When I decided I wanted to try from the toe up, I used this cast on by Cat Bordhi. This one is done when you use 2 circulars, then go back to one when you've increased to the number of stitches you need:

It's a bit corny, but it gets into your brain. To decide how many to start with, divide the number of stitches you need by 2, then that number by 3 (eg. for my husbands socks with fingering weight yarn, I needed 72 stitches to work with. I started with this toe up method at 12 stitches on size 2, 32" circular).

Cat Bordhi has also been my go to helper for the heel. I like a short row heel. It looks a bit funny, but is very comfortable and if you follow her advice, you'll like the way it turns out. Don't worry, your first one will look funny and maybe have a few holes, but it's inside a shoe, who'll see it!

She shows this 'heel' with 12 stitches, but you will use the number of stitches that is half the stitches you are using, then follow her numbers till you get down to 1/3 of your stitches. (eg. for socks for me, I start with 44, so I hold back 22 and start the short row heel with 22 and stop when I have 8 unwrapped and start 'unwrapping' my way back). I would suggest watching a few short row heel videos. The Lifestyle Sock is another great video:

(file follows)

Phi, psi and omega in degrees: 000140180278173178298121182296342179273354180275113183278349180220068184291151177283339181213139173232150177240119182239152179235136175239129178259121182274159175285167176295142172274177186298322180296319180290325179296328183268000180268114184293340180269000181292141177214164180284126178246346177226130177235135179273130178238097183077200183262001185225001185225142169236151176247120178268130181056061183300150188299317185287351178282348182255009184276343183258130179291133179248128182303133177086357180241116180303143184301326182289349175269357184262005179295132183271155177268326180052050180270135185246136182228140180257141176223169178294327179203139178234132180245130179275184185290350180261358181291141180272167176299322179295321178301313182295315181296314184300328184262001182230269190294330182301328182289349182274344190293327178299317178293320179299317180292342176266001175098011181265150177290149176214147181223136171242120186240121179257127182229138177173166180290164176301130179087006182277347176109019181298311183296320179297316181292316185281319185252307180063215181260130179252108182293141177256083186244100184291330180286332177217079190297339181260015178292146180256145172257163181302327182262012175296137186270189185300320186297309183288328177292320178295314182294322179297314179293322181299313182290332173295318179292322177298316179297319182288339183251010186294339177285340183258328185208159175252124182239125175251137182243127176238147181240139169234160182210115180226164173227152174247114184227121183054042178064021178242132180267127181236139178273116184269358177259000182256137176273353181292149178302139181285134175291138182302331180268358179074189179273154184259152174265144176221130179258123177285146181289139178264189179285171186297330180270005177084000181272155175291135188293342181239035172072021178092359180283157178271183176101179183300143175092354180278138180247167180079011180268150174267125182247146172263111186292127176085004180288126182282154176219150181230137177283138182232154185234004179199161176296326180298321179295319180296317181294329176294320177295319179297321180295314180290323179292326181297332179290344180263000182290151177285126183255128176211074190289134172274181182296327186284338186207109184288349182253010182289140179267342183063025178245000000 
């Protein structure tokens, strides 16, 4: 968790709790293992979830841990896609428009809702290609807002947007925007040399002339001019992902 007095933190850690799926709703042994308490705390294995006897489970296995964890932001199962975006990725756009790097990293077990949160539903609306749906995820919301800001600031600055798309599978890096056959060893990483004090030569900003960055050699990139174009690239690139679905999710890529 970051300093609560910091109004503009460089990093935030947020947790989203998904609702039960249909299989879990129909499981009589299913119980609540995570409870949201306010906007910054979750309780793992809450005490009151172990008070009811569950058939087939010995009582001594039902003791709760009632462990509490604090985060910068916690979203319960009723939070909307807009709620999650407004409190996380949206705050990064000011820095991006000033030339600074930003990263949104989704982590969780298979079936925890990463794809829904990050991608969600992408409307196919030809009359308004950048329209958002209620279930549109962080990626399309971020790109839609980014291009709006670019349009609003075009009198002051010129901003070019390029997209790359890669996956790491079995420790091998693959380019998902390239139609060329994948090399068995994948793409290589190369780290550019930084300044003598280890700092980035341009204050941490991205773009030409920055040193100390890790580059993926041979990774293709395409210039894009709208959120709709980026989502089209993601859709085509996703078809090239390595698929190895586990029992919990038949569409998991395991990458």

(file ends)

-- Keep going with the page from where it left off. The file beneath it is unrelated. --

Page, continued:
For closing up the toe in my traditional cuff down socks I use the Kitchener stitch. I actually like doing this, I get into a rhythm and it's a very rewarding finish to a sock project:

Whew, that's a lot of videos! But think of it as taking a class. I think you, too, will love to make socks. I've discovered I like doing the magic loop method, too. But I don't really like size 1 needles. I feel like I'm knitting with toothpicks, but that's just my opinion. Maybe I'll change my mind on that, too, as I get more experienced.

Ok, now I'll try to give you a my pattern:

Basic Socks Recipe


350 yards DK weight yarn (approximate yardage)
Size 4, 9" circular needle
2 Stitch markers
Tapestry needle for closing toe